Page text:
User-Agent: Opera/9.64 (X11; Linux x86_64; U; en) Presto/2.1.1 Build Identifier: The behaviour and the workaround is described here: http://stick.gk2.sk/blog/2009/03/image-with-rounded-corners-using-css3/ I'm attaching the testcase. Also I'm not sure if the behaviour is a bug or a feature according to CSS 3 specification. Reproducible: Always Steps to Reproduce: 1. unpack attachment 2 [review]. open index.html 3. compare two images
issue also reported here: https://bugs.kde.org/show_bug.cgi?id=188242 https://bugs.webkit.org/show_bug.cgi?id=24880
So I think this is actually only supposed to work according to the spec if the image has 'overflow:hidden'. I'm not sure if we'd do it given that, though. http://dev.w3.org/csswg/css3-background/#the-border-radius does say: # It is recommended that the UA style sheet apply overflow: hidden to # elements (such as the <img> element in HTML) that are expected to be # replaced elements so that their corners automatically trim to the # border radius. but I'm pretty scared of the effects that would have on performance (since overflow:hidden implies scrollability), and I'm not particularly happy with the idea of the spec saying that.
I agree, we don't really want images to become scrollable, it would be a significant perf hit to wrap them all in scrollframes.
This is not the sort of thing that's worth taking a major perf hit for, but I wonder if it's really that bad. Independent of whether the default behavior of images changes, is there an objection to having explicit overflow!=visible clip to the curve (as modified by the special license for visible scrollbars)? That's bug 459144. How much will compositor reduce the overhead of wrapping a scrollframe around an element? <img> -- or more precisely nsImageFrame -- is special: as far as I can tell, it never overflows (in the absence of border-radius) and therefore the programmatic scrolling that overflow:hidden allows never actually does anything. Could we perhaps make nsImageFrame do its own overflow:hidden clipping and provide a stub version of the programmatic scrolling interface, then?
(In reply to comment #7) > Independent of whether the default behavior of images changes, is there an > objection to having explicit overflow!=visible clip to the curve (as modified > by the special license for visible scrollbars)? That's bug 459144. That sounds OK to me. > How much will compositor reduce the overhead of wrapping a scrollframe around > an element? Not much. We already don't create a native widget for overflow:hidden content. > <img> -- or more precisely nsImageFrame -- is special: as far as I can tell, it > never overflows (in the absence of border-radius) and therefore the > programmatic scrolling that overflow:hidden allows never actually does > anything. Could we perhaps make nsImageFrame do its own overflow:hidden > clipping and provide a stub version of the programmatic scrolling interface, > then? We don't need to provide a stub implementation of anything, the default behaviour of scroll* properties for non-scrollable elements should be fine. Perhaps we can just special-case nsImageFrame and certain other frame types so that overflow:hidden doesn't create scrollframes for them.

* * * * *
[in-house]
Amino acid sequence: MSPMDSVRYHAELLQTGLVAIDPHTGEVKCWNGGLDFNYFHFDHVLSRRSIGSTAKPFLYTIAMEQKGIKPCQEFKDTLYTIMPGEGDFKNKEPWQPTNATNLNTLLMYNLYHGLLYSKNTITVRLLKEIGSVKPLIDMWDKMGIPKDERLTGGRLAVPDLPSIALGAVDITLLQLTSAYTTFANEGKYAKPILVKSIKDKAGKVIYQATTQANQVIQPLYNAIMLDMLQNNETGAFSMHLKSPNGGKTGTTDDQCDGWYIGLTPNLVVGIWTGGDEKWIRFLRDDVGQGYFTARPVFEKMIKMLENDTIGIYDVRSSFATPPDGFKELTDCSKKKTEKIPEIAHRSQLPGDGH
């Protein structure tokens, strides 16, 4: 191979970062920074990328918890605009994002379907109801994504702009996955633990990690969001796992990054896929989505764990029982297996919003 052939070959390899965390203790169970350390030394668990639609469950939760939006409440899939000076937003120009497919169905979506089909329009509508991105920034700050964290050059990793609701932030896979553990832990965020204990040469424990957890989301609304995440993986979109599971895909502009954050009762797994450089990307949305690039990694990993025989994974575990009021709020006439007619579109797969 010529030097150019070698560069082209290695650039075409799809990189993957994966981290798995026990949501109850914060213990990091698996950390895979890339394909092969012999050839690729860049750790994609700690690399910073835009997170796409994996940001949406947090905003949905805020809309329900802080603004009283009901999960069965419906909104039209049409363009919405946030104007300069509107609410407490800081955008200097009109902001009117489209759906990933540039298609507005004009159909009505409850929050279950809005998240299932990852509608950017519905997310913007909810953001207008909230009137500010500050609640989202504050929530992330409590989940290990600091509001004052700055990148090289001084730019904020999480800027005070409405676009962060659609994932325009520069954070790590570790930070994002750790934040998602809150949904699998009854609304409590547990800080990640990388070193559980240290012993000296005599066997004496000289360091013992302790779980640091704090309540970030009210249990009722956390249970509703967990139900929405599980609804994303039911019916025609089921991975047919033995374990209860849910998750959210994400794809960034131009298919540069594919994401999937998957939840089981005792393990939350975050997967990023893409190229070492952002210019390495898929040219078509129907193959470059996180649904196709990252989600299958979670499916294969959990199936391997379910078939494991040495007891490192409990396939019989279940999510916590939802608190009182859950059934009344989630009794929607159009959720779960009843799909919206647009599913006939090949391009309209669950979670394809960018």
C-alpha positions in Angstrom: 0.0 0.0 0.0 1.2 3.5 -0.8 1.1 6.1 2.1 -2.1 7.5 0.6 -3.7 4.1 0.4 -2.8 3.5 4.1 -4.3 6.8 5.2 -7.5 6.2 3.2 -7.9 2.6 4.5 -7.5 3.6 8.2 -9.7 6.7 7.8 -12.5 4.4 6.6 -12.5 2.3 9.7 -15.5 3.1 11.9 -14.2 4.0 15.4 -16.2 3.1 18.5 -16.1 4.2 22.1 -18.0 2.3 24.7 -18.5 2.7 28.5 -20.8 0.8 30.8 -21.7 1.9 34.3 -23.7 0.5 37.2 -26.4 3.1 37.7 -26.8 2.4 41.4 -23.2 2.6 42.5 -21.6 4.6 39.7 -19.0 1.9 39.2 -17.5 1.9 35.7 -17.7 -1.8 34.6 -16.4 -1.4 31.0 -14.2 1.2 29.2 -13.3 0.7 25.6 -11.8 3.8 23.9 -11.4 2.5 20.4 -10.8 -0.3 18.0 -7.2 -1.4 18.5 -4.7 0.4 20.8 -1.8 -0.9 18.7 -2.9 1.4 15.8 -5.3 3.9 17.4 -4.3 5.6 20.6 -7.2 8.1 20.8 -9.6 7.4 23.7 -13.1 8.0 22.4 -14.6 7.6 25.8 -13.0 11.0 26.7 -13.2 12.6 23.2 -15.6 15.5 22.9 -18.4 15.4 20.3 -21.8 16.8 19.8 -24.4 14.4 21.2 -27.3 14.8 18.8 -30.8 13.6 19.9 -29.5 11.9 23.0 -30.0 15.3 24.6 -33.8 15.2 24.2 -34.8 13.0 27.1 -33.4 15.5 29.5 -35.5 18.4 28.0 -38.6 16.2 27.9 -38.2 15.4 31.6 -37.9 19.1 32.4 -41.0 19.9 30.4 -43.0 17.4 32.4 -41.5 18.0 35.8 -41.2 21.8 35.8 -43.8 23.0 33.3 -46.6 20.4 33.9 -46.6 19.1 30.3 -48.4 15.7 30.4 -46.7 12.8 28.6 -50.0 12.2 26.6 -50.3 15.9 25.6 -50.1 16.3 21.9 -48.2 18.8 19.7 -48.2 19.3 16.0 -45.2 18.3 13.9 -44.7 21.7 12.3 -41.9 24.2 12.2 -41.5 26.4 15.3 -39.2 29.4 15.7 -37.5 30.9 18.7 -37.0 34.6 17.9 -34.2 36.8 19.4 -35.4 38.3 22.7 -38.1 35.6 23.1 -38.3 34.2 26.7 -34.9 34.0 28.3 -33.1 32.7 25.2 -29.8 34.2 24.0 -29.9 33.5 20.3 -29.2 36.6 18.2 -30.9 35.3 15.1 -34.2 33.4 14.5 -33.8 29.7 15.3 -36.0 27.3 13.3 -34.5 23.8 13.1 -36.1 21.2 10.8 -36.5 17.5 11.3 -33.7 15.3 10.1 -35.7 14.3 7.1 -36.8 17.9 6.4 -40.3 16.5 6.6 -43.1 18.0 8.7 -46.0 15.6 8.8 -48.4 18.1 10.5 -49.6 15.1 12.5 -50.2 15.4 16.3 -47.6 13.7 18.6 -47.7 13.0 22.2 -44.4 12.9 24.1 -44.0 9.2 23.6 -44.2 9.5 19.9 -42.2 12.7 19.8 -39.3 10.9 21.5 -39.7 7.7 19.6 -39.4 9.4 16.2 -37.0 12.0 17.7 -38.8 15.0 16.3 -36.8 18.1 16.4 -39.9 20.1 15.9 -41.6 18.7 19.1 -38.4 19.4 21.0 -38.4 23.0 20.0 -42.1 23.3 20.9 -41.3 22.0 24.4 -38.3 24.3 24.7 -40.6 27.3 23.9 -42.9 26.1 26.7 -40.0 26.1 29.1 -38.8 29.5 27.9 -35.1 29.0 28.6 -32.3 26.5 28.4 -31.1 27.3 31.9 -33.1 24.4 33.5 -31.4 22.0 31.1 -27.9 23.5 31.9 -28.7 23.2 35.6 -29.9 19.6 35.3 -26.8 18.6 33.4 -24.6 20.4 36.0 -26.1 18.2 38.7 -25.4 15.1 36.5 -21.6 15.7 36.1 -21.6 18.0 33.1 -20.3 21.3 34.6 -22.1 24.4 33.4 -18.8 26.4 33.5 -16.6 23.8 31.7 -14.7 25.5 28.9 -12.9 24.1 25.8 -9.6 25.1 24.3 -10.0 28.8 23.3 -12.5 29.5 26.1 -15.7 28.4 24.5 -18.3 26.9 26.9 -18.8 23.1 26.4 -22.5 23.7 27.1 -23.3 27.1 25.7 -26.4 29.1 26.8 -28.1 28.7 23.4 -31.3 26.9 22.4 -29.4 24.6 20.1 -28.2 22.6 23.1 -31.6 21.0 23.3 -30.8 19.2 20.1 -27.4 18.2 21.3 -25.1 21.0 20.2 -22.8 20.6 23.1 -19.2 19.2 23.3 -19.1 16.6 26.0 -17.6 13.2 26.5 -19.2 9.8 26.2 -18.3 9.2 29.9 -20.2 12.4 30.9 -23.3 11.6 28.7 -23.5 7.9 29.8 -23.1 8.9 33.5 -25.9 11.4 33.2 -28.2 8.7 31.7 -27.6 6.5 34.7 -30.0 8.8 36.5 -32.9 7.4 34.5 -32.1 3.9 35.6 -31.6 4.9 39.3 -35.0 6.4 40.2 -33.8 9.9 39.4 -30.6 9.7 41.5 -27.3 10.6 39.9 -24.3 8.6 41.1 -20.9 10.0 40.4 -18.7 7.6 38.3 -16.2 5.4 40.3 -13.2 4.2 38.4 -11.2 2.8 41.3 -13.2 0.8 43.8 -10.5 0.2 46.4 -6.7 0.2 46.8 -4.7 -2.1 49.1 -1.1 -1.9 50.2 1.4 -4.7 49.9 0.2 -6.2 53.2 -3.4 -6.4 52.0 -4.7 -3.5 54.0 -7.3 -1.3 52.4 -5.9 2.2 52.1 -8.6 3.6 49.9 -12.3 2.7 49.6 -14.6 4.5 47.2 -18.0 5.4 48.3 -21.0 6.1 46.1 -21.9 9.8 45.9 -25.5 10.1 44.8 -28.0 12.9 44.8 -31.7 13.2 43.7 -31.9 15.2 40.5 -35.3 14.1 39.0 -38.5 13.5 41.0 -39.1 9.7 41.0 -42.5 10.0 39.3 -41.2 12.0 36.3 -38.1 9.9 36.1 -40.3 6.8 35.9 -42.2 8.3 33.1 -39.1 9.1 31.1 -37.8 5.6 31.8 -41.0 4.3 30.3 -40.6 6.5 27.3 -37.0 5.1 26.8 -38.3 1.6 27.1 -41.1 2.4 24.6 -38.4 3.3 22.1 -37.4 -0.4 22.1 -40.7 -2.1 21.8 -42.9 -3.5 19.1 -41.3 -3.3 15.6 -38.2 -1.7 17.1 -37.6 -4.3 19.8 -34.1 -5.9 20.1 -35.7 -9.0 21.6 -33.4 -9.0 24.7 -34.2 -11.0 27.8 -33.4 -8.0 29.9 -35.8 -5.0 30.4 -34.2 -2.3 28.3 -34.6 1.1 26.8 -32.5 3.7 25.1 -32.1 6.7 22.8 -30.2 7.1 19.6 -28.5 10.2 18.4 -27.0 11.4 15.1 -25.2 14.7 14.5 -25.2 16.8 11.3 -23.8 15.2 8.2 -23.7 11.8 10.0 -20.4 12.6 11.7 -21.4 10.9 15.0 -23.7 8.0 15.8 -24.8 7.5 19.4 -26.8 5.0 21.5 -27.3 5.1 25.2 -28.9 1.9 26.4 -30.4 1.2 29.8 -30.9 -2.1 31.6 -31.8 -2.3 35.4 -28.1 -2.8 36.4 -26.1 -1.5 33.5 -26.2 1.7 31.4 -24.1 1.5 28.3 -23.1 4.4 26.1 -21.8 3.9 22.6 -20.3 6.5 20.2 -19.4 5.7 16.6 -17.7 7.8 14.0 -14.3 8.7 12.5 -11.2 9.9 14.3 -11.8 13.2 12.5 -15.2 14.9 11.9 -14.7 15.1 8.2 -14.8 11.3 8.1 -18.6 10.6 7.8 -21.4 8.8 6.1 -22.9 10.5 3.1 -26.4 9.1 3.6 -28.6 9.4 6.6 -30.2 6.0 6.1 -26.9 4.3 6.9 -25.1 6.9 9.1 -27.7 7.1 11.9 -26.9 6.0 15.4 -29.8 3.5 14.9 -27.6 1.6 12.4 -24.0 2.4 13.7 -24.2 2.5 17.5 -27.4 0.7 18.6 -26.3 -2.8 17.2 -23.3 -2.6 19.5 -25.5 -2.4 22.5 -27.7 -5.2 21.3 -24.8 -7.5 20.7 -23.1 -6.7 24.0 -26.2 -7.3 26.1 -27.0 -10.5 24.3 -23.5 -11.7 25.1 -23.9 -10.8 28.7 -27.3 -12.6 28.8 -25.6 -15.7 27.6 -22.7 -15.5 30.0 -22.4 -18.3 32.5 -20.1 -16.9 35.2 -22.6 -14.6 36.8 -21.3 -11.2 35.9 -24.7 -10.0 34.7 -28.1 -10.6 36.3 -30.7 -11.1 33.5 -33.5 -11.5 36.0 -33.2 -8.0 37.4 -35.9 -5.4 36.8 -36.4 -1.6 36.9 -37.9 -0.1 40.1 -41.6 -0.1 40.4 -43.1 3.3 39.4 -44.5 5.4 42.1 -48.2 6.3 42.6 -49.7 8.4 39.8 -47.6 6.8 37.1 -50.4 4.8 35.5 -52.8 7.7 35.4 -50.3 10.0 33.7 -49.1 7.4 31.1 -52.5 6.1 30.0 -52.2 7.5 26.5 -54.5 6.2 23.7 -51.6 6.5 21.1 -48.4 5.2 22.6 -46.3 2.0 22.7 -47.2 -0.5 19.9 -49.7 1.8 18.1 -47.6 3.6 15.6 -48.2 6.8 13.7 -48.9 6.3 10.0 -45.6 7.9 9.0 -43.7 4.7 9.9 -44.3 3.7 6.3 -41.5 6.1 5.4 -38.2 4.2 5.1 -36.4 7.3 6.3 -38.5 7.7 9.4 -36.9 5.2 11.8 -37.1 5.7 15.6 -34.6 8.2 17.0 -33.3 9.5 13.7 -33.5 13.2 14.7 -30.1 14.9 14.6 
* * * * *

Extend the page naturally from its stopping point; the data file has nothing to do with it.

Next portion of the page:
I'm going to confirm this, because I'm experiencing it, too, and it's kinda a pain. Also, I don't know if any of this speculation has actually been tested, but this doesn't just happen when the image itself is styled with rounded borders. If you have an image inside of a <p>, for example, and the <p> is the one styled with curved borders and hidden overflow, the image still shows through.
Created attachment 392679 [details] Expanded testcase It may be that the <p> has to be styled to be the same size as the image, but I've expanded the original testcase to try to demonstrate both problems in the same file.
According to http://lists.w3.org/Archives/Public/www-style/2009Aug/0589.html this has been changed to a special case for replaced elements. So we should probably just go ahead and fix this explicitly for nsImageFrame, nsHTMLCanvasFrame, nsHTMLVideoElement, and probably nsObjectFrame. (I'm not sure whether we should touch nsFrameFrame or HTML form controls.)
http://hg.mozilla.org/users/dbaron_mozilla.com/patches/raw-file/6a0b99dc03a9/clip-to-border-radius has work in progress (works, but no tests yet, and haven't tested anything other than images) for replaced elements. (We also need to do the clipping for overflow-not-visible; that's an entirely separate patch.)
(In reply to comment #12) > (We also need to do the clipping for overflow-not-visible; that's an entirely > separate patch.) ...which should go in bug 459144.
Hello, any news on this issue? Sorry if “bumping” a bug is against Bugzilla etiquette. I don't have much to add, except that I regret this could not be improved in Firefox4 (unless feature freeze has not been reached yet?), and that web designers wanting to design with CSS3—an increasing trend—might not think this issue is "minor". ;)
Created attachment 472878 [details] [diff] [review] patch This applies on top of the patches in bug 459144, where the bulk of the work for this bug is.
+nsIFrame::DisplayReplacedContentInBorderRadius(nsDisplayListBuilder* aBuilder, I think existing conventions would favour a name starting with BuildDisplayList ... say BuildDisplayListForReplacedContent? But another way of doing this would be to have the replaced elements just create an nsDisplayList containing the replaced-content, and then have a method (possibly in nsLayoutUtils) WrapReplacedContentForBorderRadius(nsIFrame* aFrame, nsDisplayList* aList). I think that would be a bit cleaner.
Created attachment 472943 [details] [diff] [review] part 1: change signature of DisplaySelectionOverlay
Created attachment 472944 [details] [diff] [review] part 2: main patch
http://hg.mozilla.org/mozilla-central/rev/2d01121770f7 http://hg.mozilla.org/mozilla-central/rev/0aa1272e932f http://hg.mozilla.org/mozilla-central/rev/da15f373d499